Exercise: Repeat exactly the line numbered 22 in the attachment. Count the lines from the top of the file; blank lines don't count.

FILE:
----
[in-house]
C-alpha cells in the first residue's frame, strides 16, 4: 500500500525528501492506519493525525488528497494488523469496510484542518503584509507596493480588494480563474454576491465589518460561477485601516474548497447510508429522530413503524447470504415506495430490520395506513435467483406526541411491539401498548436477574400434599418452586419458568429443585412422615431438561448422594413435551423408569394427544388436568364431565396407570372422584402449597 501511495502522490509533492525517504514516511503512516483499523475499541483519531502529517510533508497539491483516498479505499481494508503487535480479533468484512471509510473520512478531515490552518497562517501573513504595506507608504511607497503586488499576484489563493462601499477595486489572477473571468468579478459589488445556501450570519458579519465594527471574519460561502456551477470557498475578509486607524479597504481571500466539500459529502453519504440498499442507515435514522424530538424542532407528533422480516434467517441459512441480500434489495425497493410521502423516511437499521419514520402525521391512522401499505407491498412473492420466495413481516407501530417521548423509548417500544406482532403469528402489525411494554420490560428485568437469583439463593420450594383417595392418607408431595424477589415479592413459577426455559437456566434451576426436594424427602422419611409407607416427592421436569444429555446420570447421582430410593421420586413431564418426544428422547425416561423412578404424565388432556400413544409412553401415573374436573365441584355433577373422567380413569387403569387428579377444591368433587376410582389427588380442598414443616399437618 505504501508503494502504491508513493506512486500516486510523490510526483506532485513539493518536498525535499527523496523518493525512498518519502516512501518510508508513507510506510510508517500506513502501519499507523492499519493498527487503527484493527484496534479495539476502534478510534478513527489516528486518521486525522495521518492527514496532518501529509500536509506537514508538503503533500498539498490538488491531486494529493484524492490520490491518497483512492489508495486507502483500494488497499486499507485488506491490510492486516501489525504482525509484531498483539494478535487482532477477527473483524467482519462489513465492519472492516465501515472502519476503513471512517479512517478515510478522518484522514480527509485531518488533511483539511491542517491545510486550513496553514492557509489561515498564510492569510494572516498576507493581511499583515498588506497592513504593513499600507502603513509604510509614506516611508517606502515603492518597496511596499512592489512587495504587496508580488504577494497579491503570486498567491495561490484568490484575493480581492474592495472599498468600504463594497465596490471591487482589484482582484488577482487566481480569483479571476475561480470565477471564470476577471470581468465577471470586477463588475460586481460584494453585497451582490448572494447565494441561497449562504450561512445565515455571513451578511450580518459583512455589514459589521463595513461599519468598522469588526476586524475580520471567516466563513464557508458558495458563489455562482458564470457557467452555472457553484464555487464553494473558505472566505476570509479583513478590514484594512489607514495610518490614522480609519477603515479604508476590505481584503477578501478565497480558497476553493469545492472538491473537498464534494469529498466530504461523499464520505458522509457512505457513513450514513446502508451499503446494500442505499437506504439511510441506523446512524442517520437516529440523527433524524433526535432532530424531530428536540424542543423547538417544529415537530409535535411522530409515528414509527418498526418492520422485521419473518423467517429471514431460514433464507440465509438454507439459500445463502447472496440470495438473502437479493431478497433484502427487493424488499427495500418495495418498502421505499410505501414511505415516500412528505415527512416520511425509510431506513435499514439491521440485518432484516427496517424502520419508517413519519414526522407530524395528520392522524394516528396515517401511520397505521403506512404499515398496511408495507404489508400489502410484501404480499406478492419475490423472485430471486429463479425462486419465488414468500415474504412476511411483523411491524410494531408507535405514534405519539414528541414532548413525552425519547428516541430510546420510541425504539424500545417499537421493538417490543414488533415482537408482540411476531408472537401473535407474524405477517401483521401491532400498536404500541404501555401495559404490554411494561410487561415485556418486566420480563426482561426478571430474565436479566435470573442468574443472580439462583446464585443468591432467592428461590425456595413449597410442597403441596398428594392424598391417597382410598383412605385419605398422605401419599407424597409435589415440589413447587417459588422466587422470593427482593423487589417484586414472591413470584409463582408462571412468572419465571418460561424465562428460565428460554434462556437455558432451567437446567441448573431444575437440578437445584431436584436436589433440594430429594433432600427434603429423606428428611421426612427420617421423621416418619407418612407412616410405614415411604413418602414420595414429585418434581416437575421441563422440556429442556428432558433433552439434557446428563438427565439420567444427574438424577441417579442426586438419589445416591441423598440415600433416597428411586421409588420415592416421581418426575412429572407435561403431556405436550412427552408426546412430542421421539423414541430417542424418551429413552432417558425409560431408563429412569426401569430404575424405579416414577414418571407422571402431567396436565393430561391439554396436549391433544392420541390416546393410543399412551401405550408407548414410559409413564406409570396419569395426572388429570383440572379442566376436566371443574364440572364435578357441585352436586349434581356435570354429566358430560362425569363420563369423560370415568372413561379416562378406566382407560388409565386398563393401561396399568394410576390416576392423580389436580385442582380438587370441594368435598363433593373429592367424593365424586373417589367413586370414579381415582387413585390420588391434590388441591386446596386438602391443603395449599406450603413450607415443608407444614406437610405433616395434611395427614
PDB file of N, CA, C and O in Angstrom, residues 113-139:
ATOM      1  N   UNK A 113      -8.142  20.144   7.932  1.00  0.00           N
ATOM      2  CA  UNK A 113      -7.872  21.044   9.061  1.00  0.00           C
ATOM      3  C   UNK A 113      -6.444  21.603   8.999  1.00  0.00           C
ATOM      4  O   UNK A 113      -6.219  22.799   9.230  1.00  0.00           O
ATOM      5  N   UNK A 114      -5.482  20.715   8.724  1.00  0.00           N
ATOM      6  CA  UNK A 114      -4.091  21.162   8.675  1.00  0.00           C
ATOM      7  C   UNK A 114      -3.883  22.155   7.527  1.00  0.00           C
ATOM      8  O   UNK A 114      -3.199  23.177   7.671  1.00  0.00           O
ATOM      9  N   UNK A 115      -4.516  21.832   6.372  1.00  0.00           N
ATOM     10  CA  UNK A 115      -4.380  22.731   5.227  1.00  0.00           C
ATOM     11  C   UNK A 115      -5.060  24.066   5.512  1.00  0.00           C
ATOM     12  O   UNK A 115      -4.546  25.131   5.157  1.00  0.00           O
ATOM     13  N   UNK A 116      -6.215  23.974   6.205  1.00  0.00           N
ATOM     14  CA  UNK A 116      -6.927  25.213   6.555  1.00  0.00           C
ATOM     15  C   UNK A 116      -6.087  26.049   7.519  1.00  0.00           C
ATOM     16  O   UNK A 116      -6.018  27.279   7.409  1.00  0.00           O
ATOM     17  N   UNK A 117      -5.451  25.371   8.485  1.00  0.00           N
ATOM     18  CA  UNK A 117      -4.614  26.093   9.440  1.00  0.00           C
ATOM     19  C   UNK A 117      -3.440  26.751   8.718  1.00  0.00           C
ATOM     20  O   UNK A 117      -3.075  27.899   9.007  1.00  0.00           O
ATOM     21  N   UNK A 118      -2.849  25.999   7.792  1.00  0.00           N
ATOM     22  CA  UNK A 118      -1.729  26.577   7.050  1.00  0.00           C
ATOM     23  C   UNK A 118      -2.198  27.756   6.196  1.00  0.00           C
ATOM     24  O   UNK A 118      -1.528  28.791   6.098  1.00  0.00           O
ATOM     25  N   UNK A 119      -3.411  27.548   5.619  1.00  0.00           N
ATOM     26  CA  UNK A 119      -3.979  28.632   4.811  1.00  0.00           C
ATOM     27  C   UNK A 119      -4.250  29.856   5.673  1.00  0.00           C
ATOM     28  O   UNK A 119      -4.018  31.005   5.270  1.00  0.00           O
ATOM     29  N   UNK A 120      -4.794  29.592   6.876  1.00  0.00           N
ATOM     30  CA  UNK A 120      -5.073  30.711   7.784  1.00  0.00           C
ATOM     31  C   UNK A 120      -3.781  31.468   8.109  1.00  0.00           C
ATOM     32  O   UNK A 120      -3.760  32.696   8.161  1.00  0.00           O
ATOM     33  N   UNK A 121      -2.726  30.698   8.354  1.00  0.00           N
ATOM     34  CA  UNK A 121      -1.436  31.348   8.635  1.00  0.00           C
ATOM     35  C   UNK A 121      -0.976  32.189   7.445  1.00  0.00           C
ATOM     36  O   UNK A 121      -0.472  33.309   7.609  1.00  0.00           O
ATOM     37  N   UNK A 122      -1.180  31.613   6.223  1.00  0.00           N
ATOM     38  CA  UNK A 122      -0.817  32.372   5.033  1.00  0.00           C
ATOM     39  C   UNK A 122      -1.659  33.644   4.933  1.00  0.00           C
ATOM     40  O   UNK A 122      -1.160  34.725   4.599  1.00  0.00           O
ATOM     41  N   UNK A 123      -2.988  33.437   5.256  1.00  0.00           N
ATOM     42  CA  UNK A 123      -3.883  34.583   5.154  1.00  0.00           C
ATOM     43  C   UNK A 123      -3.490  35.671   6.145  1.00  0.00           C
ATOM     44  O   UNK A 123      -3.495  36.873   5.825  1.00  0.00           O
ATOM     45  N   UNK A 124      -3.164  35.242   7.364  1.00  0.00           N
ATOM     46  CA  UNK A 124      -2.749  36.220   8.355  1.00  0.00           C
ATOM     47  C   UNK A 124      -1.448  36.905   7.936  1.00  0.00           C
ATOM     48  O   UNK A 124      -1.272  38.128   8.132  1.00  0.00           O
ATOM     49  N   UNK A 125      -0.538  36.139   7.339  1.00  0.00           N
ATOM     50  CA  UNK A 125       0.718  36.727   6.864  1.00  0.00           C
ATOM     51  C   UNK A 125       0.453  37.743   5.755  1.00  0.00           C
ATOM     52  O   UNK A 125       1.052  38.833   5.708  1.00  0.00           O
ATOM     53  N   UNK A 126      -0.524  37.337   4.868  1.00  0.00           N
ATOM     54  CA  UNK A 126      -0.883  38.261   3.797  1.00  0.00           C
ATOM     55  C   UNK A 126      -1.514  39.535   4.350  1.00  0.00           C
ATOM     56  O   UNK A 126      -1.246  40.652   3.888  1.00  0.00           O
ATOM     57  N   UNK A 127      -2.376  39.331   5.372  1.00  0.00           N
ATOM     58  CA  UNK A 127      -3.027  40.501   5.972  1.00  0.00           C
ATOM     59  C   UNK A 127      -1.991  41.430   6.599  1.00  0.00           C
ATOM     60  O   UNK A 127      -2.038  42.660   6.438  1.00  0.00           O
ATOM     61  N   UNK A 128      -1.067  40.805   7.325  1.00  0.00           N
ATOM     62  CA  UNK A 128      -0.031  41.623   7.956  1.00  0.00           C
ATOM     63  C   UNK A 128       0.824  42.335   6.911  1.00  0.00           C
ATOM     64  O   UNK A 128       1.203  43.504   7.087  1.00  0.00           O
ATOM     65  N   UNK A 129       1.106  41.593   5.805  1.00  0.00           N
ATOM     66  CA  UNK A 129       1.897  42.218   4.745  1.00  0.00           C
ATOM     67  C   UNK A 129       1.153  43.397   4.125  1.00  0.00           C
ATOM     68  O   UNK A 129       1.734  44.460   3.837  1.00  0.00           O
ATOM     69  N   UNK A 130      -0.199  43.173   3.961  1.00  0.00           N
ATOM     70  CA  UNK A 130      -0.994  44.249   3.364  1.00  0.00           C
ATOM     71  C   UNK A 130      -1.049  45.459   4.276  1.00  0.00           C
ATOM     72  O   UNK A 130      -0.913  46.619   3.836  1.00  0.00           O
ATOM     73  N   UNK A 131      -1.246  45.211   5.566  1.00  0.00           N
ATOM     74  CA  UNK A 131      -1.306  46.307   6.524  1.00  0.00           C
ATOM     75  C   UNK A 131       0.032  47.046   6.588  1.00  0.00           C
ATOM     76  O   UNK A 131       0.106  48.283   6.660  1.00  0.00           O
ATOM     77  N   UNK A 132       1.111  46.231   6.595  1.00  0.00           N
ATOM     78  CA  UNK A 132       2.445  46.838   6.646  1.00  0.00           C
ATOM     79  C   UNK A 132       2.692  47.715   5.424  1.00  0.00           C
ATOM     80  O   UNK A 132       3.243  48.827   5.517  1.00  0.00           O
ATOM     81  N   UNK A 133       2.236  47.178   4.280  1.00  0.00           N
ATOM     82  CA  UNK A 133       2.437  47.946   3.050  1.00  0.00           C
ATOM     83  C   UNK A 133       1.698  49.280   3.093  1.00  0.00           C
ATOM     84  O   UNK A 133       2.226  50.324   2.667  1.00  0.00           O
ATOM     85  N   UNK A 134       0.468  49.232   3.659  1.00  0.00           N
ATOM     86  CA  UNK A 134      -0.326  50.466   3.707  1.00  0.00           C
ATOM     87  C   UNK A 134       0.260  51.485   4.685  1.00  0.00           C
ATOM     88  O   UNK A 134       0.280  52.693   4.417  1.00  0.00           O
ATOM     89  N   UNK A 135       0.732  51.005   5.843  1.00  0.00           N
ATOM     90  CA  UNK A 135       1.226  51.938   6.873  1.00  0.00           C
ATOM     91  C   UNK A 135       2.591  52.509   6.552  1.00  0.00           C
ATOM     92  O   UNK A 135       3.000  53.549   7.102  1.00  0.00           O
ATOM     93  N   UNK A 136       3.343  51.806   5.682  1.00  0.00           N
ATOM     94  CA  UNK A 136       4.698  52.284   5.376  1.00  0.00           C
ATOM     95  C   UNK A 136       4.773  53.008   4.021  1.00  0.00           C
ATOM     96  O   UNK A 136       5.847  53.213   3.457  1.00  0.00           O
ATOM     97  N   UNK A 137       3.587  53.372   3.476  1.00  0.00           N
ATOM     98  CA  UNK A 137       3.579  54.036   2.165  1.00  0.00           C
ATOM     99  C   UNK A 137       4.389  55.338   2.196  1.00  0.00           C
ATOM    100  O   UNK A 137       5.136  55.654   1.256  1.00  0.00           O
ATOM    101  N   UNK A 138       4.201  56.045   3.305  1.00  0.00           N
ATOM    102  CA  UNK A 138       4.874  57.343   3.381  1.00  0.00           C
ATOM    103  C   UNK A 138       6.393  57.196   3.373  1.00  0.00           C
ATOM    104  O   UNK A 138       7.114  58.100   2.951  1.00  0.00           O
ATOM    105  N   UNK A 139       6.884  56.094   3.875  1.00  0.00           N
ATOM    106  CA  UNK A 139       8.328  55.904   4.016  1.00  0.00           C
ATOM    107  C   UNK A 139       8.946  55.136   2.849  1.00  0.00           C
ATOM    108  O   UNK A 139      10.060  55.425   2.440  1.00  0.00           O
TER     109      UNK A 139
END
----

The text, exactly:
ATOM     19  C   UNK A 117      -3.440  26.751   8.718  1.00  0.00           C